Build or Buy an Equatorial Platform

The Dobsonian mount was a wonderful innovation.It’s simple, inexpensive, smooth, extremely stable, and intuitive to use. The only downside is that a Dob doesn’t track the motion of the stars. Or at least it doesn’t unless you put it on an equatorial platform.

An equatorial platform,or EQ platform for short, is a squat, flat, motor-driven table that sits underneath the Dob base and gradually pivots the scope at the exact rate needed to counteract the apparent motion of the stars. When you use an EQ platform, you continue to point the Dob normally, moving it in altitude and azimuth to locate objects. The difference is, when you stop moving the Dob, it begins tracking and the object in the eyepiece remains centered rather than drifting out of view as Earth rotates. Figure4-37 shows an EQ platform built by Steve Childers, underneath the rocker box of his 10” Orion XT10 Dob.

A typical equatorial platform

Figure 4-37. A typical equatorial platform

The equatorial platform pivots on the curved bearing shown in Figure 4-37, as well as a similar bearing at the far end of the platform, not visible in the figure. The bearing dimensions are calculated for the specific latitude at which the platform is to be used.

Using an EQ platform preserves all of the advantages of a Dob—large aperture; easy, intuitive motions, and so on—while adding all of the benefits of a driven equatorial mount. (Well, all but one; the Dob is still an altazimuth scope in terms of motions, which means you can’t use the old EQ guys’ trick of locating a bright object and then using the RA or declination slow motion controls to repoint the scope to a dim object on the same RA or declination line.) But the EQ platform is a real equatorial mount in every sense of the word. It just doesn’t look like a standard GEM or fork equatorial mount.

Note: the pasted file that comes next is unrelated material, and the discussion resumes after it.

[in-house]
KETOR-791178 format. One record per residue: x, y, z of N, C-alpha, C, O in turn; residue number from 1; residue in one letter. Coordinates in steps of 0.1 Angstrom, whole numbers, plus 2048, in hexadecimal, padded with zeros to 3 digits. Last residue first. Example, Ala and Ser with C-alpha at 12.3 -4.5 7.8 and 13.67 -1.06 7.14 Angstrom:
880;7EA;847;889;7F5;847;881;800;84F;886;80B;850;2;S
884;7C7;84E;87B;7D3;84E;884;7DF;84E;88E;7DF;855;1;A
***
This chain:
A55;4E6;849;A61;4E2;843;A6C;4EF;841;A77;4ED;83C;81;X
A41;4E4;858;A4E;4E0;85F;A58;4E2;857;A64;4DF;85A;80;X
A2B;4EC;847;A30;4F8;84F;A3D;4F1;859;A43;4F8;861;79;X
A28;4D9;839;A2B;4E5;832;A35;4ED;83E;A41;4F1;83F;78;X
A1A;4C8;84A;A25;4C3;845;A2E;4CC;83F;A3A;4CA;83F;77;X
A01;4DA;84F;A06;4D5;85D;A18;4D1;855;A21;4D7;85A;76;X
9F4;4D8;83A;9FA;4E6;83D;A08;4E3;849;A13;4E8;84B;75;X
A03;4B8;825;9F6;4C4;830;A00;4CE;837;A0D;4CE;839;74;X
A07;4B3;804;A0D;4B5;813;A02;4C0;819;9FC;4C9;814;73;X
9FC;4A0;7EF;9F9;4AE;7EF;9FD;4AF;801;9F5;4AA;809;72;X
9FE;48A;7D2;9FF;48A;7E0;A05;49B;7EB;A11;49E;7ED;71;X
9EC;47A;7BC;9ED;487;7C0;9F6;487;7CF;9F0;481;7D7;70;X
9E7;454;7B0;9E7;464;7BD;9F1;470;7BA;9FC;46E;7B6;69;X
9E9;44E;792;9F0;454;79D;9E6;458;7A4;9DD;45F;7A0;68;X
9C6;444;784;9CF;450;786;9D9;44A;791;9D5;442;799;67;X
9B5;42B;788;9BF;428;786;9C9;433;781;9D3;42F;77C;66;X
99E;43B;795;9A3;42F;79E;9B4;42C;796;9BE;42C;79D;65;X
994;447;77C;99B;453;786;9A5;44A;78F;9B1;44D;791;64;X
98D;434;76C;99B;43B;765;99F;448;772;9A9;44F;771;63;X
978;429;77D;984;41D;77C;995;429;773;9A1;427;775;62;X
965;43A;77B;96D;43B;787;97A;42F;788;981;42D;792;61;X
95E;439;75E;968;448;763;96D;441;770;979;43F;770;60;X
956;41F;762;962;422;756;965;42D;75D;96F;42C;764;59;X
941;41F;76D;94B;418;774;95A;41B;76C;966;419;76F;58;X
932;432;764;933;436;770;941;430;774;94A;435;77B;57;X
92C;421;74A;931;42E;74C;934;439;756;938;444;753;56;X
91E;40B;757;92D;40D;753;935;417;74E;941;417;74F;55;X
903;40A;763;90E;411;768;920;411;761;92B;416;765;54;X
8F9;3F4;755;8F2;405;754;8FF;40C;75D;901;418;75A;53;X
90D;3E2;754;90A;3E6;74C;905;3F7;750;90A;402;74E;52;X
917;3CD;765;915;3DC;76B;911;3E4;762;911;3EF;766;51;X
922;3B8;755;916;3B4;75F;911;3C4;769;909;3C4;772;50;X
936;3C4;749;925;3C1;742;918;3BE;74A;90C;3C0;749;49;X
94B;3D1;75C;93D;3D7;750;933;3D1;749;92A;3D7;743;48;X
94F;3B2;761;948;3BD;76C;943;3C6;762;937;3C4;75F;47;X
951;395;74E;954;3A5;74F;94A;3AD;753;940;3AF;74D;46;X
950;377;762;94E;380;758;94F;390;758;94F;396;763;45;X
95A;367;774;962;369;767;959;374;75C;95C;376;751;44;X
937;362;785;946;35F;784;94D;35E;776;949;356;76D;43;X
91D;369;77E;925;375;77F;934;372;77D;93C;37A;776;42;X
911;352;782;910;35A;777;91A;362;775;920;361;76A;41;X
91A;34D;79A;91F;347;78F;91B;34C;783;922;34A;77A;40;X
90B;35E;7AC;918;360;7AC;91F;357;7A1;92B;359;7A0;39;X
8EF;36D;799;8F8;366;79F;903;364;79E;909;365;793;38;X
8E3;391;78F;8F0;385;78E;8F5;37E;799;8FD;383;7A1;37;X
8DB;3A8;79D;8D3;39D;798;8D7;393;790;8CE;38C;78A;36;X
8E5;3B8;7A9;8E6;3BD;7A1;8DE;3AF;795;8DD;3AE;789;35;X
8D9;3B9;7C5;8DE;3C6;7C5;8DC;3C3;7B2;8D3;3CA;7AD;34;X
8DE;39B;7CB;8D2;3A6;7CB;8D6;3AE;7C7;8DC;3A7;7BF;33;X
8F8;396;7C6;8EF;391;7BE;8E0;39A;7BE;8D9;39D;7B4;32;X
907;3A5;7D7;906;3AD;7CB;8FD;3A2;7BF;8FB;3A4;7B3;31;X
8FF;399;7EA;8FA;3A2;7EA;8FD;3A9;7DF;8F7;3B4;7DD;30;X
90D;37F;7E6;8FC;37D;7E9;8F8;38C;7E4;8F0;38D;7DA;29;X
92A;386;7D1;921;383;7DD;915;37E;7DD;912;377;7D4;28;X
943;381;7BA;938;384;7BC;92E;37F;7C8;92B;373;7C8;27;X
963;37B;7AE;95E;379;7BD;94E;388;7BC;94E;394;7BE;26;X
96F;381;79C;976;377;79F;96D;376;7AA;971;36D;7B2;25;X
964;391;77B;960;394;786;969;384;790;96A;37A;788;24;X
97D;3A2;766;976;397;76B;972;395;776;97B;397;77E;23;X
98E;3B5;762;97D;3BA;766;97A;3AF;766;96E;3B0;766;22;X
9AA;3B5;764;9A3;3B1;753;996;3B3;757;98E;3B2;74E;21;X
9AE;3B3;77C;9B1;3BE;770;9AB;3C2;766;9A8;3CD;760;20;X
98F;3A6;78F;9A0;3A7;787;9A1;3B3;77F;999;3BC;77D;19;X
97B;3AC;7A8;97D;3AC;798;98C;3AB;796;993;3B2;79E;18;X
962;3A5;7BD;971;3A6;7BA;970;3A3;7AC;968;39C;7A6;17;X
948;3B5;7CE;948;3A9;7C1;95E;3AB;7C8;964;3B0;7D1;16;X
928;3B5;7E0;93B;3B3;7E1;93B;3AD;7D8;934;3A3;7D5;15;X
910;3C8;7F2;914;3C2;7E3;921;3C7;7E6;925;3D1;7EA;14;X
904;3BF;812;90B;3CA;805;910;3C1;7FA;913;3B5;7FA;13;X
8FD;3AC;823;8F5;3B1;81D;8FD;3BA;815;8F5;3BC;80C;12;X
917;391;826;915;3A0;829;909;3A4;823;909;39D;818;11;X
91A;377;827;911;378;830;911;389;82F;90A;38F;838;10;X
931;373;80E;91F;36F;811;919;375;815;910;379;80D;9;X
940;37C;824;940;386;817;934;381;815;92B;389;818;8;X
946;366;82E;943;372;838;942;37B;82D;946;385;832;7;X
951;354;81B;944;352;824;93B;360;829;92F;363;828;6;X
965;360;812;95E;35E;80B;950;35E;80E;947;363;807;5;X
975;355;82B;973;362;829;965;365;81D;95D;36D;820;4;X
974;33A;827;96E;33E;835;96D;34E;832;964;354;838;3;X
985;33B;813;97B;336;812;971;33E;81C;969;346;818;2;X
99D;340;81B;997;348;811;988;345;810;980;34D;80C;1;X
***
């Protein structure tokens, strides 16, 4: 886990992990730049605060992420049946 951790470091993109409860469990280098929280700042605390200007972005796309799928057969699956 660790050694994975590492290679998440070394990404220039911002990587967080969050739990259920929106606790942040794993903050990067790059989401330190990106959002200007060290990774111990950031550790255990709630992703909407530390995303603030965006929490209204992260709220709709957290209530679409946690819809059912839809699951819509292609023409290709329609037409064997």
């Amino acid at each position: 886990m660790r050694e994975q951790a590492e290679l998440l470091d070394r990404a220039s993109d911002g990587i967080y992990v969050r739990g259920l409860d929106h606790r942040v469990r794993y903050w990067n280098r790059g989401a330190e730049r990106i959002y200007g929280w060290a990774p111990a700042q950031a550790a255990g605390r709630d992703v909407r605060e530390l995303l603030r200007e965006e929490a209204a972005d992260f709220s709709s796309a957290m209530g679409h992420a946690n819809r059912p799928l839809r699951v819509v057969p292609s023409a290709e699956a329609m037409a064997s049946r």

Because an EQ platform tracks equatorially rather than alt-azimuthly (as, for example, a standard fork mount without an EQ wedge or a Dob Driver does), there is no field rotation during tracking. That means an EQ platform, if it is built precisely and polar aligned accurately, can be used for long-exposure astrophotography without requiring hardware or software field derotators.

Because the scope simply sits on top of the EQ platform rather than being attached to it, the range of motion is necessarily limited to prevent tipping. Most EQ platforms tilt from about -7.5° through vertical to +7.5°. This 15° range provides about one hour of tracking time. When the EQ platform reaches the end of its travel, you simply reset it for another hour’s worth of tracking. Some EQ platform designs provide motorized rewinding, which takes a couple of minutes. Others allow you to reset the platform manually, simply by pivoting it back to the starting position, which takes only seconds. Figure 4-38 shows an EQ platform at one extreme of its motion, with the scope about 7.5° off vertical.